"the employer's previous actions of non-compliance or litigation, the moral and business responsibility of the employer, the extent of which promises of future compliance are something more than empty, idle words unmatched by the institution of effectual corrective procedures, or are undependable contritions under pressure of legal action, whether litigious contention is the legitimate good faith quest for legal determination or the mere pretense, for past or future actions, to thwart effective compliance." Mitchell v. Hodges Contracting Co., 238 F.2d 380, 381 (5th Cir. 1956); Goldberg v. Cockrell, 303 F.2d 811, 813 (5th Cir. 1962).
In this case the actions on the part of Penn Packing have been consistent with a good faith effort to comply with the provisions of the Act. We have found violations only with regard to two employees, Brown and Kessler, and in each case defendant could sincerely and reasonably have believed that its method of compensation did not violate the Act. Moreover, the government originally charged Penn Packing with failing to pay proper compensation to employees in addition to those which we have discussed. Defendant stipulated to the amount of back wages owed to those employees and paid them that amount to comply with the provisions of the Act. Accordingly, we have no reason to believe that defendant will not comply in the future and we will not issue an injunction. Wirtz v. Old Dominion Corporation, 286 F. Supp. 378 (E.D. Va. 1968); Wirtz v. Sullivan, 326 F.2d 946 (5th Cir. 1964).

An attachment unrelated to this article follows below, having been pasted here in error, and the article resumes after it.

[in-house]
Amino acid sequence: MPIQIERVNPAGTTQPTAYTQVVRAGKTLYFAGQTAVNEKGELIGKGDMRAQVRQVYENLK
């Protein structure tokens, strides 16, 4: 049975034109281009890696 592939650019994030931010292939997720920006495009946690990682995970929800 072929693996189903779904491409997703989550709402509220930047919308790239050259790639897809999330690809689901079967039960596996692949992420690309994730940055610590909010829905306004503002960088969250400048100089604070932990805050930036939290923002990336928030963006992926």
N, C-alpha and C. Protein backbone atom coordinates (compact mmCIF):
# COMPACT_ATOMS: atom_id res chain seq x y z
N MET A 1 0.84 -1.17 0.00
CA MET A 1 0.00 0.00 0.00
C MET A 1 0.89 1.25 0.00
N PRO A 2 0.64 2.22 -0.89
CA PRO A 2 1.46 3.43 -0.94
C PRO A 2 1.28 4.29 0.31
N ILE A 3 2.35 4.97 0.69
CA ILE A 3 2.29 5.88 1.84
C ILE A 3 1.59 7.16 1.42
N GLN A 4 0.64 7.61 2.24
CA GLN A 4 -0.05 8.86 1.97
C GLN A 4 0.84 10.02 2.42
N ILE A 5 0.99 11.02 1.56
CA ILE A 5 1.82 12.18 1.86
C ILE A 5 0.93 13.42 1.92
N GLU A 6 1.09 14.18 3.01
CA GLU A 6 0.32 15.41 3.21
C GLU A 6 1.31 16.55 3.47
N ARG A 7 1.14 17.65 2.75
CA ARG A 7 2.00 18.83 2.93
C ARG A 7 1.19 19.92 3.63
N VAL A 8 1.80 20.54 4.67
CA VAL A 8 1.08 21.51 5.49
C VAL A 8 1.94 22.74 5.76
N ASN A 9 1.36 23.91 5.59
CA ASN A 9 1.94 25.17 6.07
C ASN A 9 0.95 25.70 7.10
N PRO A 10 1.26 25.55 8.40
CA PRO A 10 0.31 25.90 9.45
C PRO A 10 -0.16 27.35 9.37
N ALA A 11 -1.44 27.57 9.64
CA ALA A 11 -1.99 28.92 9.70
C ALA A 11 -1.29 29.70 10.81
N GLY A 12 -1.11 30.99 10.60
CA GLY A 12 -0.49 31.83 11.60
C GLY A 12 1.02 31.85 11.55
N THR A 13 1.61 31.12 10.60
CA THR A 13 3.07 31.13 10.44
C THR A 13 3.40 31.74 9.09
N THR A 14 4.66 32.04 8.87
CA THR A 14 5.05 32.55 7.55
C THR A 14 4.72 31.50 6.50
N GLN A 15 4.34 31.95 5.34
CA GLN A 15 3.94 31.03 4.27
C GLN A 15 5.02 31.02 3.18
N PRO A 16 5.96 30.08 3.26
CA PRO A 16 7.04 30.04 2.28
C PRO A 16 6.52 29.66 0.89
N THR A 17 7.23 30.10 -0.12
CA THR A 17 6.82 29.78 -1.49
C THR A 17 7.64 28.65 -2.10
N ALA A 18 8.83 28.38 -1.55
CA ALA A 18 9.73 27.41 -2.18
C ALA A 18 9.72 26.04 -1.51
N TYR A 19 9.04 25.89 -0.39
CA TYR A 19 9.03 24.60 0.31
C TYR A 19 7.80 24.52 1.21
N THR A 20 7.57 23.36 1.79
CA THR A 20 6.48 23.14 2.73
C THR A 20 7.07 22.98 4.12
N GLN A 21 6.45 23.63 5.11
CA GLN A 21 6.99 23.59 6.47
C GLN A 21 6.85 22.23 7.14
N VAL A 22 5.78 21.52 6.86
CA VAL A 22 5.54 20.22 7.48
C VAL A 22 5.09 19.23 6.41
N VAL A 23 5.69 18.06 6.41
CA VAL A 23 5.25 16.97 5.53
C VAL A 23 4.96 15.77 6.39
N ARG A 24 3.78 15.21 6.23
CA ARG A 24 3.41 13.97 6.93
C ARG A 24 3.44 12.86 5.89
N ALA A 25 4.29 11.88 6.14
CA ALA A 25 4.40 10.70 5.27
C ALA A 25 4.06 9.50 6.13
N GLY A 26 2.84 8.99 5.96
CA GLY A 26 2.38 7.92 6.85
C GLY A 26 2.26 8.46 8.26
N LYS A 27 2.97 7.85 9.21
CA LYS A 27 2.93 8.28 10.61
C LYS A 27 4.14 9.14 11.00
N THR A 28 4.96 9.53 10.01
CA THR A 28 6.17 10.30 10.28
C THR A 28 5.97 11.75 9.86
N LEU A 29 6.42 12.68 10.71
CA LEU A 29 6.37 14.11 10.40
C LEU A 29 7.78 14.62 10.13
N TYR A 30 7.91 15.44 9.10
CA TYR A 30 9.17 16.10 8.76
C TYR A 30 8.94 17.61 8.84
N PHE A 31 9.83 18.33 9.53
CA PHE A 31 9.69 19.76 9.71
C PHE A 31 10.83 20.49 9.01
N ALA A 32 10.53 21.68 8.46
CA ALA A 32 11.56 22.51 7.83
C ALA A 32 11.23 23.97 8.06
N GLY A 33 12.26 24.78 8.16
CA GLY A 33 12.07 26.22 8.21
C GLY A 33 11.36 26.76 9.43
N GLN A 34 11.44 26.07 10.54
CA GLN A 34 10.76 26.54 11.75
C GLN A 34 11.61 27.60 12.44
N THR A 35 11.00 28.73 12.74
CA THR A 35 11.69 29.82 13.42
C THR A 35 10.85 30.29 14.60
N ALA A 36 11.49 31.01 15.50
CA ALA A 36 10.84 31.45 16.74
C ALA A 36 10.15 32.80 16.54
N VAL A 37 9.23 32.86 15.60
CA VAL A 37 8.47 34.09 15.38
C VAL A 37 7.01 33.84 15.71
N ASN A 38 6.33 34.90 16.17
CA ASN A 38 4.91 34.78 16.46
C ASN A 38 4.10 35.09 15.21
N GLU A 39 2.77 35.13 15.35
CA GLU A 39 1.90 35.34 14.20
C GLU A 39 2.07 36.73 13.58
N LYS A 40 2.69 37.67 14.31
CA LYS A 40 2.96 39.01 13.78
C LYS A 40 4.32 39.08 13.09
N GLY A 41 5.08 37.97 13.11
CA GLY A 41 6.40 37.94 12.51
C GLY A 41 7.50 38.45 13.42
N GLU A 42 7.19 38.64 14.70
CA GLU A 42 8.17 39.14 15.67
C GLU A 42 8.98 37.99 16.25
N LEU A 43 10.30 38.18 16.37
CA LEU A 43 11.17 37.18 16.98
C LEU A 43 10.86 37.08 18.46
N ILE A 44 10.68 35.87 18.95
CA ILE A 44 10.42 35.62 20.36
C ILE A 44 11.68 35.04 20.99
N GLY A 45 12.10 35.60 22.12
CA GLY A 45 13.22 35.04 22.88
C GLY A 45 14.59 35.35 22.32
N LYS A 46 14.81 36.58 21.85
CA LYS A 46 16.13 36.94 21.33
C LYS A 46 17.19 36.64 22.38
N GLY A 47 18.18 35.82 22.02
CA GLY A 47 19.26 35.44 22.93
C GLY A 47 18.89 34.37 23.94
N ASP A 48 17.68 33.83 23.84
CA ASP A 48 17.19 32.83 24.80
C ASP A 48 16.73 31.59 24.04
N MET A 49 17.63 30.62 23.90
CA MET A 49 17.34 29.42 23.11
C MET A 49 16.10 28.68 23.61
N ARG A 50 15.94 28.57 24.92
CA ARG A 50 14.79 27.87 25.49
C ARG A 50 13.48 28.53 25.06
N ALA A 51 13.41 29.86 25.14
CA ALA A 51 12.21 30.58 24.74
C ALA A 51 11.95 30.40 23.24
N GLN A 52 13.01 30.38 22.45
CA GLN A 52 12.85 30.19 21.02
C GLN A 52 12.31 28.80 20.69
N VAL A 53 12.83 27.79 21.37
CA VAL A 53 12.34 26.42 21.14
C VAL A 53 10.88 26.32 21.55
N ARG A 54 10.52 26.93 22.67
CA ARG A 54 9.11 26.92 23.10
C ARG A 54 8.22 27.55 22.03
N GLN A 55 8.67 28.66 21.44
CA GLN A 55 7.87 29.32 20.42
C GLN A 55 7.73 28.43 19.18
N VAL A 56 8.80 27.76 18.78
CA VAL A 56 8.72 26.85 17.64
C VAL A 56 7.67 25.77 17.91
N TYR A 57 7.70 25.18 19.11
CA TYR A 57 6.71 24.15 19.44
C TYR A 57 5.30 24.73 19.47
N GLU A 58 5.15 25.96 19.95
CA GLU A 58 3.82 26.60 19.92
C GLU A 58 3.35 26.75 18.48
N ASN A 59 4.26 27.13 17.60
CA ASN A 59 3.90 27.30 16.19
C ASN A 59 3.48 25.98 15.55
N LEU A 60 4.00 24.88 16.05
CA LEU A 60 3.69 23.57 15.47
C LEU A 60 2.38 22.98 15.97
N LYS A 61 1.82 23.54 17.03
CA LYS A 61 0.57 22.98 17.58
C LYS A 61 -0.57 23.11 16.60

Conclusions of Law
1. The Court has jurisdiction of the parties and the subject matter of this action.
2. Allan Brown and Howard Kessler are not "administrative personnel" within the meaning of Section 13(a)(1) of the Fair Labor Standards Act of 1938, as amended, 29 U.S.C. § 213(a)(1).
3. Penn Packing violated Section 7(a)(1) of the Act as amended 29 U.S.C. § 207(a) (1) by failing to pay Brown and Kessler overtime compensation for hours worked in excess of the statutory maximum.
4. Penn Packing violated Section 7(a)(1) of the Act as amended 29 U.S.C. § 207(a) (1) by failing to pay adequate overtime compensation to Howard Kessler for his secondary employment on Friday evenings.
5. Penn Packing's compensation of employees Brown, Foglia, Friedman, Roccia, Rose, Staniec and Wojiechowski was valid under the exemption provided by Section 7(g)(2) of the Act as amended 29 U.S.C. § 207(g)(2).
6. Penn Packing did not violate the Act's record-keeping requirements.
7. No injunction should issue against Penn Packing.
The Government shall within 30 days submit an order in accordance with this opinion.